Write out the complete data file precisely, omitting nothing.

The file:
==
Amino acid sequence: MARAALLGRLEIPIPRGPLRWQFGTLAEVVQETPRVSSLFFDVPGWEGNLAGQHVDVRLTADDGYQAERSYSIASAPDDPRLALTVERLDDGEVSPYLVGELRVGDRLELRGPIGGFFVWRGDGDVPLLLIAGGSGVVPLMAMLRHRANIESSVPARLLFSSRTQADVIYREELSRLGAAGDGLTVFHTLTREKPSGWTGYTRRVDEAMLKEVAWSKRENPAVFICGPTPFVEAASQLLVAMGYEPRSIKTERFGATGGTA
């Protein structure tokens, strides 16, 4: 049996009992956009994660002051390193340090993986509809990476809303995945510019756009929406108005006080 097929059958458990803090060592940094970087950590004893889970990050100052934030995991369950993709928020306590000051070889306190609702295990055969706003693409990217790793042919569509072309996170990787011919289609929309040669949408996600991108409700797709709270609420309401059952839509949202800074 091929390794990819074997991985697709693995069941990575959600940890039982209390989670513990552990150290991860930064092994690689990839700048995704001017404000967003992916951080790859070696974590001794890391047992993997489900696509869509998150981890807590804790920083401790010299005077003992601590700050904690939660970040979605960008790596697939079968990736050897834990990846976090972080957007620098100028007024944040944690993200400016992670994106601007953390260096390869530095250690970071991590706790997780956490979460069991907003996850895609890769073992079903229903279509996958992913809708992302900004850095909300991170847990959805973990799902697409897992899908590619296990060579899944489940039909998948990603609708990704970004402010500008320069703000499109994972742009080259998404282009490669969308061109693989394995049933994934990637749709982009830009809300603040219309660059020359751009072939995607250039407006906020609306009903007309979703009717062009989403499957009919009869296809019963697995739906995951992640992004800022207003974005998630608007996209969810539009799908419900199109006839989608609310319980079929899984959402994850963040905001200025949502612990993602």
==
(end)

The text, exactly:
Amino acid sequence: MARAALLGRLEIPIPRGPLRWQFGTLAEVVQETPRVSSLFFDVPGWEGNLAGQHVDVRLTADDGYQAERSYSIASAPDDPRLALTVERLDDGEVSPYLVGELRVGDRLELRGPIGGFFVWRGDGDVPLLLIAGGSGVVPLMAMLRHRANIESSVPARLLFSSRTQADVIYREELSRLGAAGDGLTVFHTLTREKPSGWTGYTRRVDEAMLKEVAWSKRENPAVFICGPTPFVEAASQLLVAMGYEPRSIKTERFGATGGTA
């Protein structure tokens, strides 16, 4: 049996009992956009994660002051390193340090993986509809990476809303995945510019756009929406108005006080 097929059958458990803090060592940094970087950590004893889970990050100052934030995991369950993709928020306590000051070889306190609702295990055969706003693409990217790793042919569509072309996170990787011919289609929309040669949408996600991108409700797709709270609420309401059952839509949202800074 091929390794990819074997991985697709693995069941990575959600940890039982209390989670513990552990150290991860930064092994690689990839700048995704001017404000967003992916951080790859070696974590001794890391047992993997489900696509869509998150981890807590804790920083401790010299005077003992601590700050904690939660970040979605960008790596697939079968990736050897834990990846976090972080957007620098100028007024944040944690993200400016992670994106601007953390260096390869530095250690970071991590706790997780956490979460069991907003996850895609890769073992079903229903279509996958992913809708992302900004850095909300991170847990959805973990799902697409897992899908590619296990060579899944489940039909998948990603609708990704970004402010500008320069703000499109994972742009080259998404282009490669969308061109693989394995049933994934990637749709982009830009809300603040219309660059020359751009072939995607250039407006906020609306009903007309979703009717062009989403499957009919009869296809019963697995739906995951992640992004800022207003974005998630608007996209969810539009799908419900199109006839989608609310319980079929899984959402994850963040905001200025949502612990993602």